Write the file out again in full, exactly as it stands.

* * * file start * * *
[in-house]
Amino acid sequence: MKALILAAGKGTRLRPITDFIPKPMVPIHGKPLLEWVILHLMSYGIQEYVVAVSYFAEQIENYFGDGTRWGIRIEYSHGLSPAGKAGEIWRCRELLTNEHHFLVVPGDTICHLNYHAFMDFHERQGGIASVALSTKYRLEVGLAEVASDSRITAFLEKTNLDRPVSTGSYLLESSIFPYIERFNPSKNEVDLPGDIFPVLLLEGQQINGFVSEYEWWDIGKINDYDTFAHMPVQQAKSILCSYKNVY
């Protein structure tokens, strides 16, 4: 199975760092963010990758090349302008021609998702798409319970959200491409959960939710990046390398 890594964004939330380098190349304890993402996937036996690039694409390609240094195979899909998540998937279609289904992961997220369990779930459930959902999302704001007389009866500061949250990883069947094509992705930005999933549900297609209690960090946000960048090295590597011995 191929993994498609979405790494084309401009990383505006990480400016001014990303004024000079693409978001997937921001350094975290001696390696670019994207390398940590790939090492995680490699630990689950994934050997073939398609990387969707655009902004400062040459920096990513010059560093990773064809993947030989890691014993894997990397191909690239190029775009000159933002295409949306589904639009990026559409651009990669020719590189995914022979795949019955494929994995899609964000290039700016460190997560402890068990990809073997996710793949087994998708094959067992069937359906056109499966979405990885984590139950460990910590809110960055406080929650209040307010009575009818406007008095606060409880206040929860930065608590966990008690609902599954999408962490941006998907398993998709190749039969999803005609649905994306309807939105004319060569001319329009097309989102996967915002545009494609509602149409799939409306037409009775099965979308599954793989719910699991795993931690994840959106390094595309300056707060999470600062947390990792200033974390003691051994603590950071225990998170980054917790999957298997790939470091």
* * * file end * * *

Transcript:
[in-house]
Amino acid sequence: MKALILAAGKGTRLRPITDFIPKPMVPIHGKPLLEWVILHLMSYGIQEYVVAVSYFAEQIENYFGDGTRWGIRIEYSHGLSPAGKAGEIWRCRELLTNEHHFLVVPGDTICHLNYHAFMDFHERQGGIASVALSTKYRLEVGLAEVASDSRITAFLEKTNLDRPVSTGSYLLESSIFPYIERFNPSKNEVDLPGDIFPVLLLEGQQINGFVSEYEWWDIGKINDYDTFAHMPVQQAKSILCSYKNVY
């Protein structure tokens, strides 16, 4: 199975760092963010990758090349302008021609998702798409319970959200491409959960939710990046390398 890594964004939330380098190349304890993402996937036996690039694409390609240094195979899909998540998937279609289904992961997220369990779930459930959902999302704001007389009866500061949250990883069947094509992705930005999933549900297609209690960090946000960048090295590597011995 191929993994498609979405790494084309401009990383505006990480400016001014990303004024000079693409978001997937921001350094975290001696390696670019994207390398940590790939090492995680490699630990689950994934050997073939398609990387969707655009902004400062040459920096990513010059560093990773064809993947030989890691014993894997990397191909690239190029775009000159933002295409949306589904639009990026559409651009990669020719590189995914022979795949019955494929994995899609964000290039700016460190997560402890068990990809073997996710793949087994998708094959067992069937359906056109499966979405990885984590139950460990910590809110960055406080929650209040307010009575009818406007008095606060409880206040929860930065608590966990008690609902599954999408962490941006998907398993998709190749039969999803005609649905994306309807939105004319060569001319329009097309989102996967915002545009494609509602149409799939409306037409009775099965979308599954793989719910699991795993931690994840959106390094595309300056707060999470600062947390990792200033974390003691051994603590950071225990998170980054917790999957298997790939470091």